The Mfantseman District Mutual Health Insurance Scheme has paid GH¢453,629.65 as claims for 42,589 clients who accessed healthcare at a number of health facilities.
Mr Godfrey Gyebi Arthur, Manager of the Scheme, who announced this at a board meeting, said the scheme started operation in December 2005 and within one year had paid GH¢104,125.86 for 9,958 clients at health facilities in the Central Region and other parts of the country where they received attention.
He said the scheme paid GH¢349,503.79 to health facilities in 2007.
Mr Arthur said the scheme generated GH¢76,847.79 from premiums paid by the clients and received GH¢394,271.93 as subsidy from the government.
The Scheme Manager said 74,169 out of the district population of 176,791 people had registered with the scheme, and 39,476 identity cards (ID Cards) issued to the clients.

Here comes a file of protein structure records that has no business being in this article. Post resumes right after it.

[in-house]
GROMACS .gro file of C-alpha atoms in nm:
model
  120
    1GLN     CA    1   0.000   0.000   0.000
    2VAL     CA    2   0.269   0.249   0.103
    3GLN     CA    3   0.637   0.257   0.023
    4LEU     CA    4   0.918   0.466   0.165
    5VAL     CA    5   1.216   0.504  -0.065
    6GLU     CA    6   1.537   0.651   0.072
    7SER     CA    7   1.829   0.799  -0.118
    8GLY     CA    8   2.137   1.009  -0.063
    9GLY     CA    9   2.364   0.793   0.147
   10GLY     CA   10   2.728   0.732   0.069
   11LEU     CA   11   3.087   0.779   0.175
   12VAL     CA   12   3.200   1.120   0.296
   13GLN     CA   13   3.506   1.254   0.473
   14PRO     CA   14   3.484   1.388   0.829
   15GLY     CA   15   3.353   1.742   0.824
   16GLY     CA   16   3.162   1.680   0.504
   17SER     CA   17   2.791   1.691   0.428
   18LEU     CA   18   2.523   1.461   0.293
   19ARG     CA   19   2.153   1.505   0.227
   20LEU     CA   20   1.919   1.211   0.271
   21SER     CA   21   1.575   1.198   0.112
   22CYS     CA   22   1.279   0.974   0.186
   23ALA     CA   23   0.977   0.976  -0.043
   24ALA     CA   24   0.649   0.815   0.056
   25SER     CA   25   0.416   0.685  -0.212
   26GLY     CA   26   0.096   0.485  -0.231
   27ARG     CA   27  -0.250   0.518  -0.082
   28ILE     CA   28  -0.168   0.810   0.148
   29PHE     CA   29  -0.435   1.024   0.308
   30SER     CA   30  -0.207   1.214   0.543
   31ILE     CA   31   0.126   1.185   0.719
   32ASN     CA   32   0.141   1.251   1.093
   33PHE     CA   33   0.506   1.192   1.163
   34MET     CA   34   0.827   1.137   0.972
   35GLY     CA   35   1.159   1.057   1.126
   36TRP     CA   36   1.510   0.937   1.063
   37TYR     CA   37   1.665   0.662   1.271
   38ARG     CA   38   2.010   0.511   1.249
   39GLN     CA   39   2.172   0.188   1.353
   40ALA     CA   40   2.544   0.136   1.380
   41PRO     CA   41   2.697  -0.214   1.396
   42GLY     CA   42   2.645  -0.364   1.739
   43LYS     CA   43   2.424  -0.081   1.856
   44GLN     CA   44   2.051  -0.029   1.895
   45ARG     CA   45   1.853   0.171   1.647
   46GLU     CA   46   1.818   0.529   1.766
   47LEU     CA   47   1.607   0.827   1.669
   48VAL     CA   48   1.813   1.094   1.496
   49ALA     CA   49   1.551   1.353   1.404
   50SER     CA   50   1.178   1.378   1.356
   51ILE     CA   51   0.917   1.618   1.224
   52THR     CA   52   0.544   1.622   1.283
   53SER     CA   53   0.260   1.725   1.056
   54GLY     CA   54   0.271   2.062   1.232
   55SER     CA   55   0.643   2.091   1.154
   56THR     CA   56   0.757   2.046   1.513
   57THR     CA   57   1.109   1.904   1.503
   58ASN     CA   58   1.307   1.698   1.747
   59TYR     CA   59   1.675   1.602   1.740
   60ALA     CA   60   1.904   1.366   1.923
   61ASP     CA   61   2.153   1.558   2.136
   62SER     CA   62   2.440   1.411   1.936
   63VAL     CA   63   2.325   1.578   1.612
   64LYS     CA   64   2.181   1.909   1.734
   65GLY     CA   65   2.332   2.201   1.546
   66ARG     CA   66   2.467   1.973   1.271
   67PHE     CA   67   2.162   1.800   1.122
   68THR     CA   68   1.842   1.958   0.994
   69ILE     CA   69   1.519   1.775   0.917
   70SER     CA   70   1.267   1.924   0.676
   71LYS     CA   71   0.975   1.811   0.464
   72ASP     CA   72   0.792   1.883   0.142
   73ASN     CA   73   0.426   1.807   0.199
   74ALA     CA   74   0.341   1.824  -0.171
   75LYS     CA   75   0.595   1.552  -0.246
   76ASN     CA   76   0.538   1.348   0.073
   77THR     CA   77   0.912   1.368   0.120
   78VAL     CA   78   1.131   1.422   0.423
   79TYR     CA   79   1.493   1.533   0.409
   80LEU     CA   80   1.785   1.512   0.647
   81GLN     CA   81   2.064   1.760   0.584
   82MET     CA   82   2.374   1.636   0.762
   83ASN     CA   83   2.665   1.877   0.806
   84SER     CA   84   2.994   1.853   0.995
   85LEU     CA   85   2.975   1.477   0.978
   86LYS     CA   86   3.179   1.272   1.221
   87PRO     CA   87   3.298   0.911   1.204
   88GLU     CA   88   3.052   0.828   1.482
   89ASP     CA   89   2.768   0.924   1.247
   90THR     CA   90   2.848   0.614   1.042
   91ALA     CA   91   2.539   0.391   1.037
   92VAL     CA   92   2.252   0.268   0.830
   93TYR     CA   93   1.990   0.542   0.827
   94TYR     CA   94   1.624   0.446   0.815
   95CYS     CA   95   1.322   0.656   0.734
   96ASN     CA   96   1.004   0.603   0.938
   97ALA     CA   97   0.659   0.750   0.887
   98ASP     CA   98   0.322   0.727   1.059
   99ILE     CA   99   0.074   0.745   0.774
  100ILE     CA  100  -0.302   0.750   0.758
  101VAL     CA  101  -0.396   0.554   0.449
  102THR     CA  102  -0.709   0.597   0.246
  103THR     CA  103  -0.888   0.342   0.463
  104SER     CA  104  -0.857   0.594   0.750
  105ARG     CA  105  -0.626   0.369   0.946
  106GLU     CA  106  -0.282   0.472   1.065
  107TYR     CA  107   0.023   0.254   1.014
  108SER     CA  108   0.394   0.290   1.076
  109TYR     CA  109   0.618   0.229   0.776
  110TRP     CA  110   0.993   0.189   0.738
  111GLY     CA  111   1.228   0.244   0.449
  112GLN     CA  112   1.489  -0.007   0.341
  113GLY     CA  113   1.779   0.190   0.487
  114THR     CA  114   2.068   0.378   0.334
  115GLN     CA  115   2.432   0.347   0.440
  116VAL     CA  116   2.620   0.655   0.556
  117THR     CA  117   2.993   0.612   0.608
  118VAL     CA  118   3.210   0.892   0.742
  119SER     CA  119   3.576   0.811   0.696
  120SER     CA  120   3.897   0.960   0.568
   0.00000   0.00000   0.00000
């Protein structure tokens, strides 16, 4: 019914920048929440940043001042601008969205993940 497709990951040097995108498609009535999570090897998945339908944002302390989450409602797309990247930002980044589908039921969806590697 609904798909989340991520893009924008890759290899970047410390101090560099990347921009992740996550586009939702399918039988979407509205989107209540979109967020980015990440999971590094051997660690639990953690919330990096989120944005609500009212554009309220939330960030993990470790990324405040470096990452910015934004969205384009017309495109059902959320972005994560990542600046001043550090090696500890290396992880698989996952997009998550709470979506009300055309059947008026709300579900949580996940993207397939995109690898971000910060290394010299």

Mr Arthur called for an upwards adjustment in the minimum premium of GH¢7.20 being paid by a client to ensure sustenance of the scheme as bills being claimed by health facilities were very high and facility attendance was on the increase.
Mr Frank Neequaye, chairman of the Board of Directors called on chiefs and assembly members to encourage people in their communities to register with the scheme to enable them to access affordable health care.
"It is time people sitting on the fence realized the enormous benefit the scheme provides and register."
Nana Ataapim Kweenu VIII, Presiding Member of the Mfantseman District Assembly and Vice chairman of the Board expressed disappointment about the attitude of some people living below the poverty line, but had refused to register as indigents to enable them to afford free medical care.
Nana Kweenu, who is also the chief of Woraba near Cape Coast and Mankrado of the Nkusukum Traditional Area said records indicated that there were thousands of such people in the District but only 472 of them had registered just because they felt people would look down upon them.
Such people, he noted often absconded from health facilities without settling their bills.